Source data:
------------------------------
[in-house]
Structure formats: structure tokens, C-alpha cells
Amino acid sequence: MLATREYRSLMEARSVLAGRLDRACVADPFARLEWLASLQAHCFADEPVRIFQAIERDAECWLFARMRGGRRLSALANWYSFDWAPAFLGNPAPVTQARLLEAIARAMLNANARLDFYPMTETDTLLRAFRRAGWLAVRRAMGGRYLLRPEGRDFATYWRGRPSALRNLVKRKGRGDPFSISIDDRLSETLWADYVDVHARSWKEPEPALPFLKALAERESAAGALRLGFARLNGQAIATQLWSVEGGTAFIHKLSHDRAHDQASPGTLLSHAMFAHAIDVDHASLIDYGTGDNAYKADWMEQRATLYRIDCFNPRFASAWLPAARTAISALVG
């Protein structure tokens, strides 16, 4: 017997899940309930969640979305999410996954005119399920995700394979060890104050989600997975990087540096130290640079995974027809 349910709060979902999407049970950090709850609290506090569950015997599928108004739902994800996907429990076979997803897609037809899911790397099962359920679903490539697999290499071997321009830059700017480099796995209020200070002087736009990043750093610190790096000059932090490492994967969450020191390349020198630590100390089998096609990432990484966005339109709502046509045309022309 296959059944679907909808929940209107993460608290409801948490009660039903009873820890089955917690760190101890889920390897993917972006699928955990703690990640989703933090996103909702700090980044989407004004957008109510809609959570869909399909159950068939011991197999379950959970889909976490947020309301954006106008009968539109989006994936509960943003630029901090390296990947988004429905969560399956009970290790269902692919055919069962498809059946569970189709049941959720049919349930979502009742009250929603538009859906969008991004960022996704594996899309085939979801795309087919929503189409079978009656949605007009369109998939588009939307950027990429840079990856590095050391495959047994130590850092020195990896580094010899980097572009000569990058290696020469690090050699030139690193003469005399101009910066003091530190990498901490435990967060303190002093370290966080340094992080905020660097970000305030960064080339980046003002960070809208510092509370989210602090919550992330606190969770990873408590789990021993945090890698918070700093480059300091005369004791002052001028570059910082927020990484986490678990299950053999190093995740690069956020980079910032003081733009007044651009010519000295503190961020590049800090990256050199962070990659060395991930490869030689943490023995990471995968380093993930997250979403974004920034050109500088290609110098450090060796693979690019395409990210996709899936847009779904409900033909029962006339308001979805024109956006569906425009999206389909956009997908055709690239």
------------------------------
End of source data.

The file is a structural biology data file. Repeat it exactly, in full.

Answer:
[in-house]
Structure formats: structure tokens, C-alpha cells
Amino acid sequence: MLATREYRSLMEARSVLAGRLDRACVADPFARLEWLASLQAHCFADEPVRIFQAIERDAECWLFARMRGGRRLSALANWYSFDWAPAFLGNPAPVTQARLLEAIARAMLNANARLDFYPMTETDTLLRAFRRAGWLAVRRAMGGRYLLRPEGRDFATYWRGRPSALRNLVKRKGRGDPFSISIDDRLSETLWADYVDVHARSWKEPEPALPFLKALAERESAAGALRLGFARLNGQAIATQLWSVEGGTAFIHKLSHDRAHDQASPGTLLSHAMFAHAIDVDHASLIDYGTGDNAYKADWMEQRATLYRIDCFNPRFASAWLPAARTAISALVG
């Protein structure tokens, strides 16, 4: 017997899940309930969640979305999410996954005119399920995700394979060890104050989600997975990087540096130290640079995974027809 349910709060979902999407049970950090709850609290506090569950015997599928108004739902994800996907429990076979997803897609037809899911790397099962359920679903490539697999290499071997321009830059700017480099796995209020200070002087736009990043750093610190790096000059932090490492994967969450020191390349020198630590100390089998096609990432990484966005339109709502046509045309022309 296959059944679907909808929940209107993460608290409801948490009660039903009873820890089955917690760190101890889920390897993917972006699928955990703690990640989703933090996103909702700090980044989407004004957008109510809609959570869909399909159950068939011991197999379950959970889909976490947020309301954006106008009968539109989006994936509960943003630029901090390296990947988004429905969560399956009970290790269902692919055919069962498809059946569970189709049941959720049919349930979502009742009250929603538009859906969008991004960022996704594996899309085939979801795309087919929503189409079978009656949605007009369109998939588009939307950027990429840079990856590095050391495959047994130590850092020195990896580094010899980097572009000569990058290696020469690090050699030139690193003469005399101009910066003091530190990498901490435990967060303190002093370290966080340094992080905020660097970000305030960064080339980046003002960070809208510092509370989210602090919550992330606190969770990873408590789990021993945090890698918070700093480059300091005369004791002052001028570059910082927020990484986490678990299950053999190093995740690069956020980079910032003081733009007044651009010519000295503190961020590049800090990256050199962070990659060395991930490869030689943490023995990471995968380093993930997250979403974004920034050109500088290609110098450090060796693979690019395409990210996709899936847009779904409900033909029962006339308001979805024109956006569906425009999206389909956009997908055709690239």